Unprocess your food

Does your life revolve around store-bought, heavily processed food?

Though the ideal diet consists of unprocessed, whole foods, we all buy packaged foods from time to time. The problem is deciding which processed snacks are actually healthy—today a slew of products are labeled as “organic” or “trans fat-free” or “whole grain”, leading the average consumer to buy unhealthy snacks under the guide of their healthfulness. So what baseline tests should we use when deciding which packaged foods to buy?

  • Buy foods with five or less ingredients. Any packaged food with a laundry list of ingredients—many of which are artificial—simply cannot be good for you. As often as possible, make sure those five ingredients are foods you have heard of.
  • Buy products that feature 100% whole grains. Often “whole grain” products also include refined grains, such as white flour. Check the ingredients to make sure the whole grain is listed first, e.g., “stone ground whole wheat flour”.
  • Don’t buy any product that announces it’s trans fat-free. If it has to advertise that fact, it probably isn’t good for you, even without the trans fats.
  • Don’t buy any product that contains high fructose corn syrup. Many nutritionists and doctors have pointed to HFCS as a leading factor in America’s growing obesity epidemic—its effects on your body are much worse than regular sugar. In addition, since HFCS’s main purpose is to cheaply sweeten a food meant to sit on a shelf for months (if not years), the product’s other ingredients are probably very low quality as well.

My favorite packaged snacks:

Mary’s Gone Crackers: I’m sensitive to gluten, so I don’t eat a lot of crackers. When I was in Miami for a yoga retreat, a friend introduced me to Mary’s Gone Crackers, which have quickly become a staple in my cupboard. They are wheat- and gluten-free and full of protein, fiber, and omega-3. They’re 100% organic and made from brown rice, whole quinoa, flax seeds, salt, and whatever the flavor you choose (onion, black pepper, caraway, etc.) Don’t worry—they’re as tasty as they are nutritious. I often serve them at parties with hummus or cheese and my friends love them.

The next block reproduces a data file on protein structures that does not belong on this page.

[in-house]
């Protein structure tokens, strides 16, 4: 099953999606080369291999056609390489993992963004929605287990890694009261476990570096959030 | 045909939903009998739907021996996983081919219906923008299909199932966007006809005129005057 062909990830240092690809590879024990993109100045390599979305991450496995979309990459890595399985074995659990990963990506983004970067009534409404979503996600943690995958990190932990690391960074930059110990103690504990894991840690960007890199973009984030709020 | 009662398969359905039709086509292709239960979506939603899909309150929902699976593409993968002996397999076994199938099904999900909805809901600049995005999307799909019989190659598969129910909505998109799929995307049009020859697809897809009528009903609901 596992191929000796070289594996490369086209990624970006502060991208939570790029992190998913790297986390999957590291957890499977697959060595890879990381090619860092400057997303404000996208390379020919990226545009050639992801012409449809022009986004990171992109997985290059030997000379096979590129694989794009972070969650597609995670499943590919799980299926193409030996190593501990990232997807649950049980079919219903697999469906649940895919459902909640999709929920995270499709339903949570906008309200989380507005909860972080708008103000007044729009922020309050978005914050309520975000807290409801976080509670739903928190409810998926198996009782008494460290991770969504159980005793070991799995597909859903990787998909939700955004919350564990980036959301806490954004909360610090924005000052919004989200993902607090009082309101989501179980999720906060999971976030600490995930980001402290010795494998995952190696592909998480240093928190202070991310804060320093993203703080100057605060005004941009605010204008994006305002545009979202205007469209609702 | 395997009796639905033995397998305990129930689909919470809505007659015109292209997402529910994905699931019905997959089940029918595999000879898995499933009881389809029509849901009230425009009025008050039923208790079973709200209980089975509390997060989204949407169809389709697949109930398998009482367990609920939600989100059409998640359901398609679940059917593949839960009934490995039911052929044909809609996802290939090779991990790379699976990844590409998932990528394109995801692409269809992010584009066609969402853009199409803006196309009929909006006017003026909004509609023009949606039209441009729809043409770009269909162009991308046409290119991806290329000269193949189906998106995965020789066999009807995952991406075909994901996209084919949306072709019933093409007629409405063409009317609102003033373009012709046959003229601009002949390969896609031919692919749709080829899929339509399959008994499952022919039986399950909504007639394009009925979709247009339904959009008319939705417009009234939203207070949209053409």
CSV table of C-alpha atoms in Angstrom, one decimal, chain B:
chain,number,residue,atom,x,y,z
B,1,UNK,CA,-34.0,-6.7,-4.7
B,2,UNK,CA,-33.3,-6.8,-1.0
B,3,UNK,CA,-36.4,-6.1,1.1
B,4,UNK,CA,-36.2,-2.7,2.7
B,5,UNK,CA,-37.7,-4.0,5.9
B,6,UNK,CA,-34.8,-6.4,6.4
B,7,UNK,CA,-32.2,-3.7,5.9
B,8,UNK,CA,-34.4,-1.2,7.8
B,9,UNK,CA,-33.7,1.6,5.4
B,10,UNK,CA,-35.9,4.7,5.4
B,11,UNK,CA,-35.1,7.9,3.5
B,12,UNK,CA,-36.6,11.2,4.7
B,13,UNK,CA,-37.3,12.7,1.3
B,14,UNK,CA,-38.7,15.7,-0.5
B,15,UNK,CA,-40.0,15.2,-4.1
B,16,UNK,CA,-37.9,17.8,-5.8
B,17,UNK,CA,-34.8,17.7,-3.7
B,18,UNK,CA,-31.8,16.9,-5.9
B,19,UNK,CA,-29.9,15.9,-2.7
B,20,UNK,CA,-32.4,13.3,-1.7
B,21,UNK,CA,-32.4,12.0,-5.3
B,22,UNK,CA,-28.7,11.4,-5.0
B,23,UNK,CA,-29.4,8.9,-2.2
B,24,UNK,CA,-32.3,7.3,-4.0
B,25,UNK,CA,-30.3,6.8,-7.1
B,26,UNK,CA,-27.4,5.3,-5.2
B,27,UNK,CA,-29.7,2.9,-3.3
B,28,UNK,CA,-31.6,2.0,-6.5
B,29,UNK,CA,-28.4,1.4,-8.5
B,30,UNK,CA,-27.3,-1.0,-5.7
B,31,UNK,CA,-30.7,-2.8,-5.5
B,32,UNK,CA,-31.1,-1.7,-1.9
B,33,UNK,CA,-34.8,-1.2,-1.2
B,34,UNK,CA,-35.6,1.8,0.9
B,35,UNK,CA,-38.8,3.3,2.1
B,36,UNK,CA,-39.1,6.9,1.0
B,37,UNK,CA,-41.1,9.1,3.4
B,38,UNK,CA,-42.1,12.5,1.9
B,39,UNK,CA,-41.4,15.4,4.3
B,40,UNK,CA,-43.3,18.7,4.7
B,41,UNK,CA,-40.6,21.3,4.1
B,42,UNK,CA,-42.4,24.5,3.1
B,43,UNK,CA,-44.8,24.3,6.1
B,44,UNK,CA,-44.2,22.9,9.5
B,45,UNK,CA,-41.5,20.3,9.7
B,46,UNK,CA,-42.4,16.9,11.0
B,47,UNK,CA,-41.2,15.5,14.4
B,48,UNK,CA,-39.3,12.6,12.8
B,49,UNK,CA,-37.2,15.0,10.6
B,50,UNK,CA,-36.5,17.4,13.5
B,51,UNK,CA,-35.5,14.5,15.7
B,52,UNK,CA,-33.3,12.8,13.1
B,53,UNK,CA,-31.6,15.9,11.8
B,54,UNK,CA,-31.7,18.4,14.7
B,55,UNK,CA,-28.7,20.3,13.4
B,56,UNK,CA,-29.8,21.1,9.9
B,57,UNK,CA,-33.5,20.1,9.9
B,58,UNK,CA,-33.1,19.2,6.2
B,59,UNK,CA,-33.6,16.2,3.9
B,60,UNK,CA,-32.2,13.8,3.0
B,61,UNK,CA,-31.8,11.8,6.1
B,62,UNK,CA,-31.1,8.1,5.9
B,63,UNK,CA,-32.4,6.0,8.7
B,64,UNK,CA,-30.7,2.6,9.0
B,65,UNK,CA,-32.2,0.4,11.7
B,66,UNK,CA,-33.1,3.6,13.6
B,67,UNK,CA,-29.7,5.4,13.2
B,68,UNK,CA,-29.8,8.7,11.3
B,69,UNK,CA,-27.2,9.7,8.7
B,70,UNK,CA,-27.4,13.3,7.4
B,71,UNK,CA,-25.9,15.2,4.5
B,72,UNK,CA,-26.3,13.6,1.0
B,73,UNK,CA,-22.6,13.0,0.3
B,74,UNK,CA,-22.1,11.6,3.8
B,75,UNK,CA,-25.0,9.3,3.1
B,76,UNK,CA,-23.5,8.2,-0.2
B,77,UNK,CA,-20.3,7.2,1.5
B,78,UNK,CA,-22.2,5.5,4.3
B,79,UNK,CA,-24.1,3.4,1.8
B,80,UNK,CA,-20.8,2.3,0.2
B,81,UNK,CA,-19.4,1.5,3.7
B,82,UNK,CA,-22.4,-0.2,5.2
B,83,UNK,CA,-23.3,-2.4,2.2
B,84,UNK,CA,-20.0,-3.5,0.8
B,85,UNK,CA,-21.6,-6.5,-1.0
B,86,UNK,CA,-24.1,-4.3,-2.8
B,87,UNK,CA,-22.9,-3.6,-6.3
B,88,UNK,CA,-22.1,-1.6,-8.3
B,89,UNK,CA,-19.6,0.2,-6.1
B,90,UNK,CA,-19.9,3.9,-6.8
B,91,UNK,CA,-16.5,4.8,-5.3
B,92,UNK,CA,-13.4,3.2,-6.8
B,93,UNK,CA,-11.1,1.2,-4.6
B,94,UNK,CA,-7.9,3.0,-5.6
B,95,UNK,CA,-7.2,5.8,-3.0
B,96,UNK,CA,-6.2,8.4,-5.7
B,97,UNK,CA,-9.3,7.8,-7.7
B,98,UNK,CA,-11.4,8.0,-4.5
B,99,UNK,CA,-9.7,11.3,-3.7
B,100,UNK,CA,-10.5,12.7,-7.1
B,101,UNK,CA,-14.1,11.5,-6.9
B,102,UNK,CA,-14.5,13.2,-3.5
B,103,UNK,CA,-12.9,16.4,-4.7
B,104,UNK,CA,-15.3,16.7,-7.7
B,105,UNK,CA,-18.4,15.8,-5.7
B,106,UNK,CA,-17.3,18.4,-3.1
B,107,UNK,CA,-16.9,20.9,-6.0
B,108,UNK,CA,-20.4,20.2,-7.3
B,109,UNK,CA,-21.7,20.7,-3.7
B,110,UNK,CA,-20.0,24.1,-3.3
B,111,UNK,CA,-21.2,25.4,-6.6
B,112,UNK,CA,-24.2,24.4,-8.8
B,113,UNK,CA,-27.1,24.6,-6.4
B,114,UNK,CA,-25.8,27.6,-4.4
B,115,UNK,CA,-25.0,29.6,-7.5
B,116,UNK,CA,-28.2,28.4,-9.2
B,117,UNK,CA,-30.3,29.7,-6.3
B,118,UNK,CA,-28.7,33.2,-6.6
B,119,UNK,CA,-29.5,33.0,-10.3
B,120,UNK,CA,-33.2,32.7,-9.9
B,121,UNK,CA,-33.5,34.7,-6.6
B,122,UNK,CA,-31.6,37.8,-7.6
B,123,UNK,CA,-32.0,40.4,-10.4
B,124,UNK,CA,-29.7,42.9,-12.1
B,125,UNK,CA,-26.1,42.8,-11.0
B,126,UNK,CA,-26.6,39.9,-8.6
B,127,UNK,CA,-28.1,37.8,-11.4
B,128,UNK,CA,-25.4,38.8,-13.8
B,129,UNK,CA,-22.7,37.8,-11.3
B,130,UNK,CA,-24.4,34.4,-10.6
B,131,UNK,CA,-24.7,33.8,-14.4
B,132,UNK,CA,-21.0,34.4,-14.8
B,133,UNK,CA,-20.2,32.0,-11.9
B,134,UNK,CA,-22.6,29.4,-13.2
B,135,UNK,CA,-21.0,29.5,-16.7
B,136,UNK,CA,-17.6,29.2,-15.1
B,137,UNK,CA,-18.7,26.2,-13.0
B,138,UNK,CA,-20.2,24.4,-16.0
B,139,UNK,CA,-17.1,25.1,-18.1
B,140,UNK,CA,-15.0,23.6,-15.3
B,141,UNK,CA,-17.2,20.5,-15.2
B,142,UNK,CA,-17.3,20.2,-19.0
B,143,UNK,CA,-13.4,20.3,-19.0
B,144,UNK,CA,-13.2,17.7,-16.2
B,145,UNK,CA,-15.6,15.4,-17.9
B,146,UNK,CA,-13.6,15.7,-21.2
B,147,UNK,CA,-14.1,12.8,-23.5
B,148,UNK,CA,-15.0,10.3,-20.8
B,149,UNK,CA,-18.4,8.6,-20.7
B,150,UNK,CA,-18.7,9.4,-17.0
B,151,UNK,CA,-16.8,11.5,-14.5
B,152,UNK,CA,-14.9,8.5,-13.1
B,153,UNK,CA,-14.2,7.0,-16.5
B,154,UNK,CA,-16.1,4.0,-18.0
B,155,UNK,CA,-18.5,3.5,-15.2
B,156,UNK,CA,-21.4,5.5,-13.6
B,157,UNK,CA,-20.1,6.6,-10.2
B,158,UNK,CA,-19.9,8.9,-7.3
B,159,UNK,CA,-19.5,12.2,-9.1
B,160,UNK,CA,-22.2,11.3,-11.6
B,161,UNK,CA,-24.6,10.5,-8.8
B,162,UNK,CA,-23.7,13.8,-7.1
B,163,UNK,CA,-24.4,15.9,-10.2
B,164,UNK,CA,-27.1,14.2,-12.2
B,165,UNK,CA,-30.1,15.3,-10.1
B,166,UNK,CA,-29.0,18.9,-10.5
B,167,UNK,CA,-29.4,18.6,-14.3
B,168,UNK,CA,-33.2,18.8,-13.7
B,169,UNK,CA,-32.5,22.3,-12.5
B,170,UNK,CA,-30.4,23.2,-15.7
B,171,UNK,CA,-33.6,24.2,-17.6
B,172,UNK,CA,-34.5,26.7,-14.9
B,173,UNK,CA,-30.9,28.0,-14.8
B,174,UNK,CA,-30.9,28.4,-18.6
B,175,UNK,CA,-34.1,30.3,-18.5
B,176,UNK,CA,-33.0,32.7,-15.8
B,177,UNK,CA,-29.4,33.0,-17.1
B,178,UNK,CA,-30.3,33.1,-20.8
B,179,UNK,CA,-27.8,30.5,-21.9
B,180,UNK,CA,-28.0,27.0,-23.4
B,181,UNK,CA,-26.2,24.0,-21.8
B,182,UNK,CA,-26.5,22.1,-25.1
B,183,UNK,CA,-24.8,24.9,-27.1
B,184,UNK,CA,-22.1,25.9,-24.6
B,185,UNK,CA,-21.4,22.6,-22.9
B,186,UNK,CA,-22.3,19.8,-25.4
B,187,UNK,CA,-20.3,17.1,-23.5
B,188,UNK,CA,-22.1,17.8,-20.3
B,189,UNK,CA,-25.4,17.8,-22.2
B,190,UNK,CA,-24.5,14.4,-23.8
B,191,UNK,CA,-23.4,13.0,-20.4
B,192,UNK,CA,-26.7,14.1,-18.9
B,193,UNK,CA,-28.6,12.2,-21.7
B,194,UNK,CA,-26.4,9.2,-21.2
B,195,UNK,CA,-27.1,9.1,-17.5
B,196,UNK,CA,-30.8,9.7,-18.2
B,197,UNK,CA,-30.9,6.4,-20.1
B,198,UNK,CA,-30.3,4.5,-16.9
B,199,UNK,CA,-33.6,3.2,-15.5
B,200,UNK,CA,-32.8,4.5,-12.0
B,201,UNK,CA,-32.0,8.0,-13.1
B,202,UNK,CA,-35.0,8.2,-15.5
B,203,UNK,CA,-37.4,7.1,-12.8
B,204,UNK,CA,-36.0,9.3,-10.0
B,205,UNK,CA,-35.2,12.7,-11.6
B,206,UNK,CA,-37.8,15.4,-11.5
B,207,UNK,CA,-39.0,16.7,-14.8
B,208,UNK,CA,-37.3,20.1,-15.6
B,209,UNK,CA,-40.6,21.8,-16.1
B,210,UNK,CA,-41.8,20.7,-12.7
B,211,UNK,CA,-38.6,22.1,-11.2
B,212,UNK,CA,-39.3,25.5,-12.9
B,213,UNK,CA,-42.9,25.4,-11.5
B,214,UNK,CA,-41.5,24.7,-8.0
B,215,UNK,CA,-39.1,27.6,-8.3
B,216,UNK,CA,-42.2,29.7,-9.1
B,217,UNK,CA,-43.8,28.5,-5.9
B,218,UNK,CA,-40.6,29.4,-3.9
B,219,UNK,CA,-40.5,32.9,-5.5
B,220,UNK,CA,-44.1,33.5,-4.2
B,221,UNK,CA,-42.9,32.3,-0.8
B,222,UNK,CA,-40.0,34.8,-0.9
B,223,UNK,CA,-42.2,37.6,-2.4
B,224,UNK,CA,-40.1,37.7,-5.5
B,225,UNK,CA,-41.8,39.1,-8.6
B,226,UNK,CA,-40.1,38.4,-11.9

You can buy them at Whole Foods or here.

Siggi’s Skyr Yogurt: I very much enjoy yogurt both as an afternoon snack or breakfast, but most yogurts are full of sugar and artificial flavors/colors. My newest discovery, Siggis’ yogurt, is traditional strained Icelandic yogurt (which has a similar consistency to Greek yogurt, but lighter) and is from grass-fed, hormone-free New York State cows. The yogurt is lightly sweetened with agave nectar, which is low on the glycemic index, and comes in amazing flavors like passionfruit-pomegranate and orange-ginger. Try eating it with a tablespoon of ground flax seed for an extra kick of fiber and omega-3.

If you live in NYC, you can find this at Whole Foods (they offer the lowest price), Murray’s Cheese Shop, and Westerley Market.

Larabars: Great for people who want something sweet after lunch or for a mid-afternoon snack to avoid hitting up the cookie or candy tray at work. They’re 100% raw, vegan, and gluten-free and made from a base of dates, nuts (usually cashews, almonds, walnuts or pecans), unsweetened coconut, and unsweetened fruit. They have a fair amount of (good) fat and protein in them, so they’re filling and satisfying.

My favorite flavors are Key Lime Pie, Chocolate Coconut, Lemon Bar, and Pecan Pie. You can buy these at almost any health food store or order them from the company’s website.

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